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BCA: Baha Mar to stimulate FDI, construction industry

The $3.4-billion mega-resort Baha Mar, currently under construction in Nassau, will lift the Bahamian construction industry out of a recent slump and encourage further foreign investment, according to the head of the Bahamian Contractors Association (BCA). 

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TheBahamasInvestor.com
Monday, May 21, 2012
Monday, May 21, 2012

American Airlines brings Seattle one step closer to Bahamas The $3.4-billion mega-resort Baha Mar, currently under construction in Nassau, will lift the Bahamian construction industry out of a recent slump and encourage further foreign investment, according to the head of the Bahamian Contractors Association (BCA).

BCA president Godfrey Forbes believes that as Baha Mar, which is part funded by the Import-Export Bank of China, moves into the next stage of construction, it will motivate other potential investors to kick-start their own projects.


“Baha Mar is the one thing that will carry the industry and bring some more interest into the country and stimulate foreign investment,” he predicts.

“Construction is impacted by tourism. We will begin to see more activity taking place [in that sector] and that will speak well for our contractors as we go forward.”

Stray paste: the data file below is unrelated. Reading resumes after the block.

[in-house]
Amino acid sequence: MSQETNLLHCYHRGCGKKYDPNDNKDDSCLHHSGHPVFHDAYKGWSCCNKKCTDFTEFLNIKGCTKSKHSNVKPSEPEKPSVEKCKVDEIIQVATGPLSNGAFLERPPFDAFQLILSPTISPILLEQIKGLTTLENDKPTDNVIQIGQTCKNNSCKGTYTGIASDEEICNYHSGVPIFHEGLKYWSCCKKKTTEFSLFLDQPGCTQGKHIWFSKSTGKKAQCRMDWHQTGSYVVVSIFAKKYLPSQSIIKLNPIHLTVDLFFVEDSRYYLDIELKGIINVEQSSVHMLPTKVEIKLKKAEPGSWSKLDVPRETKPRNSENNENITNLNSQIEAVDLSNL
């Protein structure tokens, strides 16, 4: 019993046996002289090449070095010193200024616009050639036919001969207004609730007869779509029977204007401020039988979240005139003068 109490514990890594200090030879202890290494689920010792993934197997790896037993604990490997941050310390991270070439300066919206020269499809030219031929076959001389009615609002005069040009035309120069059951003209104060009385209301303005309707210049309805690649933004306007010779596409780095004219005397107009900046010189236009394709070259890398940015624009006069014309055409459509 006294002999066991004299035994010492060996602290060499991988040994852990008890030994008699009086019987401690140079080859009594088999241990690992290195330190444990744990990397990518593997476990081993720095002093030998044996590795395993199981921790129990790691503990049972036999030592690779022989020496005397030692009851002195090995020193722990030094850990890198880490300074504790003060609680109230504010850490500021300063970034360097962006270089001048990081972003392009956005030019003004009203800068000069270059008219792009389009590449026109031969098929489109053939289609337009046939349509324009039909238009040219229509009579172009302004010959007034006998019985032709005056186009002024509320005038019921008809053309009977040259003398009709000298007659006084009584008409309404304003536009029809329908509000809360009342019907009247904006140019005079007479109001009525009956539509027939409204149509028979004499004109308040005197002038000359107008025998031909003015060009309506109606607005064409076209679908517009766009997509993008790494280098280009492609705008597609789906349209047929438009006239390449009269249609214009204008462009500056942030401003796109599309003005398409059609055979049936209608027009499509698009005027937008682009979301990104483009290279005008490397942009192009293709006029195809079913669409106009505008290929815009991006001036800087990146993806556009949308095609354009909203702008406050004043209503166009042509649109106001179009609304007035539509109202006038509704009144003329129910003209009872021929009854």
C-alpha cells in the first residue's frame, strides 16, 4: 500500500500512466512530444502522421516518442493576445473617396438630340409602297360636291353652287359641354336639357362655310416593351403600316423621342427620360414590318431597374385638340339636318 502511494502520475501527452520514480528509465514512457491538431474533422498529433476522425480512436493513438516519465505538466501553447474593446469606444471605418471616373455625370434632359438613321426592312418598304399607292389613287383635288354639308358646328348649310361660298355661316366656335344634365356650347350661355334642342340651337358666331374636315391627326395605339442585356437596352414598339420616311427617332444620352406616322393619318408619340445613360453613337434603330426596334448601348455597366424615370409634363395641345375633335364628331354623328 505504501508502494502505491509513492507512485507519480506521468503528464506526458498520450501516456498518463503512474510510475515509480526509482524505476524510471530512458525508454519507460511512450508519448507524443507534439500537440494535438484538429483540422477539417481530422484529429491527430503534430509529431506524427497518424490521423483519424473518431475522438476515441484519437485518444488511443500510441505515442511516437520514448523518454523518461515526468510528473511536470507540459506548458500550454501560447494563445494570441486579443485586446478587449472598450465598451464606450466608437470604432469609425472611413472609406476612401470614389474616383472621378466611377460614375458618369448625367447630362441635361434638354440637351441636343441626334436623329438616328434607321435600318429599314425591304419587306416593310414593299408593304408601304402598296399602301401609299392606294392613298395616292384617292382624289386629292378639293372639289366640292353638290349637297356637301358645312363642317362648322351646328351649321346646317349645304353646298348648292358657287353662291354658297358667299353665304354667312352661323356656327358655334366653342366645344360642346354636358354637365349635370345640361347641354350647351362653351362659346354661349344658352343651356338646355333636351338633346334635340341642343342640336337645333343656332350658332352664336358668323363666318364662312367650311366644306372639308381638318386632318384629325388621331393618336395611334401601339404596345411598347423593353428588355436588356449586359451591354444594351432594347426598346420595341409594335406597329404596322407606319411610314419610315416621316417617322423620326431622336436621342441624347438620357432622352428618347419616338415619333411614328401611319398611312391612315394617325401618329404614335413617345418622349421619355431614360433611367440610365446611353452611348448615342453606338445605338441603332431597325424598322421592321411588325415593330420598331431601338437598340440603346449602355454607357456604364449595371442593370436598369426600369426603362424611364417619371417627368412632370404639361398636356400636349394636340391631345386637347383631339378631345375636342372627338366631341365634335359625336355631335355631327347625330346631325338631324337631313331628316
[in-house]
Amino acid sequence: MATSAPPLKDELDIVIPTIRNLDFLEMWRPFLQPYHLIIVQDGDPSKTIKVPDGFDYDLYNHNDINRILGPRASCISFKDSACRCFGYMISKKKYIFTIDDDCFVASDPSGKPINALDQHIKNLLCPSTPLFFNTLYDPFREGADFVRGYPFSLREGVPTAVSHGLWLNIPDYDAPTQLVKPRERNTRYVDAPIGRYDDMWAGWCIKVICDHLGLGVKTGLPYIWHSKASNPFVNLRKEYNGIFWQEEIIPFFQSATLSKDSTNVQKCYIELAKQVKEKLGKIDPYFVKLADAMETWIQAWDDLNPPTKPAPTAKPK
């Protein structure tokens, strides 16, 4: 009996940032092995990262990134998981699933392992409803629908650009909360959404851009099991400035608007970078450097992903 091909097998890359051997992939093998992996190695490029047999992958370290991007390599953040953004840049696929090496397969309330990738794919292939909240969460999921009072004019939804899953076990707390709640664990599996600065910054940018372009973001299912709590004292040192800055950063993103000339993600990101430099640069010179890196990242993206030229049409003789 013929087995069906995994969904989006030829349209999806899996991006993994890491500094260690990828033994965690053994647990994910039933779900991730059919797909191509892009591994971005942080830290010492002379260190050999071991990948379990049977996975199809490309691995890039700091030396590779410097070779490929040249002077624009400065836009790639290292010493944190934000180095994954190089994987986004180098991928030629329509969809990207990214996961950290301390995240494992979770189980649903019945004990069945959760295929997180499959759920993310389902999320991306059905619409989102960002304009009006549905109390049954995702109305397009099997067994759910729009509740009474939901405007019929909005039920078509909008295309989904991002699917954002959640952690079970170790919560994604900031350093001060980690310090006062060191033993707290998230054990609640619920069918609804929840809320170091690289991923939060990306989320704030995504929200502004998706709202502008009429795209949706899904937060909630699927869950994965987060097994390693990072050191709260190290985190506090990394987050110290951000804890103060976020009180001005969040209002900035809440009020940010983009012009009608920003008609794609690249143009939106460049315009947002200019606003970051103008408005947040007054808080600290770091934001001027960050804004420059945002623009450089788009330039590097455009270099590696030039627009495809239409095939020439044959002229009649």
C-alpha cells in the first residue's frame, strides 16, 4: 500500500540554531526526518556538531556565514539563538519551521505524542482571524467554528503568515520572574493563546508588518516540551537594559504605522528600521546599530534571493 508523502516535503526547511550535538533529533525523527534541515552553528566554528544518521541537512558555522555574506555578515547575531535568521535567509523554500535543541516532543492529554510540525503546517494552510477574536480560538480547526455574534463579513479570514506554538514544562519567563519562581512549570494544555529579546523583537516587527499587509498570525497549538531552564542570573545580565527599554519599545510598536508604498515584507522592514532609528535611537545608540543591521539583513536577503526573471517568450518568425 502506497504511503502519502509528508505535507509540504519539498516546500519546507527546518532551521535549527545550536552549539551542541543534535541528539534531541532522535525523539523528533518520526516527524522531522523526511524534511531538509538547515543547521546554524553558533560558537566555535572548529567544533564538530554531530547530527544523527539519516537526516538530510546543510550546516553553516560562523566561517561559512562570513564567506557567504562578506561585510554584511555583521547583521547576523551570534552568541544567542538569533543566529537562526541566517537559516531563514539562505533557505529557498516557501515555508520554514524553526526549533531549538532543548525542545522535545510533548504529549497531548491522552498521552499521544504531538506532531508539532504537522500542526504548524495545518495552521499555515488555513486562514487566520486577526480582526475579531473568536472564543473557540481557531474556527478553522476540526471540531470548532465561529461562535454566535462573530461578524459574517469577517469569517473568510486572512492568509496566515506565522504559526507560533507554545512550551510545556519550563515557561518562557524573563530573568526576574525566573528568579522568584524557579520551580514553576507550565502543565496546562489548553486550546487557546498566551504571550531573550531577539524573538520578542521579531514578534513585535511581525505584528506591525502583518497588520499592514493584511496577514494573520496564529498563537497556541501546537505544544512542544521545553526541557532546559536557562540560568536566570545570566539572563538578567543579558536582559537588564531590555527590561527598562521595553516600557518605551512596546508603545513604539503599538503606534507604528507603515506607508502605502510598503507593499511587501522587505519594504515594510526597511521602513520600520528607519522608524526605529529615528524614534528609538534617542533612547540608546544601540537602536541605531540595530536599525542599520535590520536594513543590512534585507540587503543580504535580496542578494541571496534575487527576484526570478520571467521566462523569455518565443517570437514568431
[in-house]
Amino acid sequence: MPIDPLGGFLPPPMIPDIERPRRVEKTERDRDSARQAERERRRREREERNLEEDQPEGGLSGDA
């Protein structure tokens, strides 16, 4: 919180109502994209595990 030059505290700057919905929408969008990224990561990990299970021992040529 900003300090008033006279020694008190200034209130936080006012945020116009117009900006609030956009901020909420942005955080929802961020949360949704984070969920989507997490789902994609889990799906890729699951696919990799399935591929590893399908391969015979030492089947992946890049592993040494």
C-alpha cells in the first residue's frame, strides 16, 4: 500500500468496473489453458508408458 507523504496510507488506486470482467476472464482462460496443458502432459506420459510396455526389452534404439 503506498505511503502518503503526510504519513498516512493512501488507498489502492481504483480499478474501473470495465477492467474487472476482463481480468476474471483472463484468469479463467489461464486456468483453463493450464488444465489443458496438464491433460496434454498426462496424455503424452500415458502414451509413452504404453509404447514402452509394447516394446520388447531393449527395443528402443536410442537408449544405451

Construction is the third largest industry in The Bahamas, after tourism and financial services. In recent years, the sector has felt the brunt of the global recession.

“Over the last two and a half years we have seen a major decline,” says the BCA president. “We are still in the midst of a struggling world economy.”

However, Forbes, who owns plumbing firm the Dykton Mechanical Company, is optimistic about the industry’s future. He notes that, aside from Baha Mar, there has also been significant investment in infrastructure throughout the Family Islands.

Forbes called for investment in housing projects in particular to create work for the small firms (firms with less than 10 employees), which make up 80 per cent of the Bahamian construction sector and are struggling the most.

“The smaller contractors need a real, vibrant housing programme going on, whether government or private,” he says. “The majority of our industry are smaller companies and they really are the ones who look for construction of homes to give them the kind of activity they need.

“Even though our larger contractors have work, the smaller firms are the ones still feeling the brunt of this recession.”

cmorris@dupuch.com

Watch the second video posted by Tourism Today Network about the plans One Eleuthera Foundation has for the Family Island to boost tourism and the local economy. Watch an interview with executive director Shaun Ingraham.

For some perspective on all-important long-term interest rates, this chart illustrates the 112-year trend of the 10-year Treasury bond yield.

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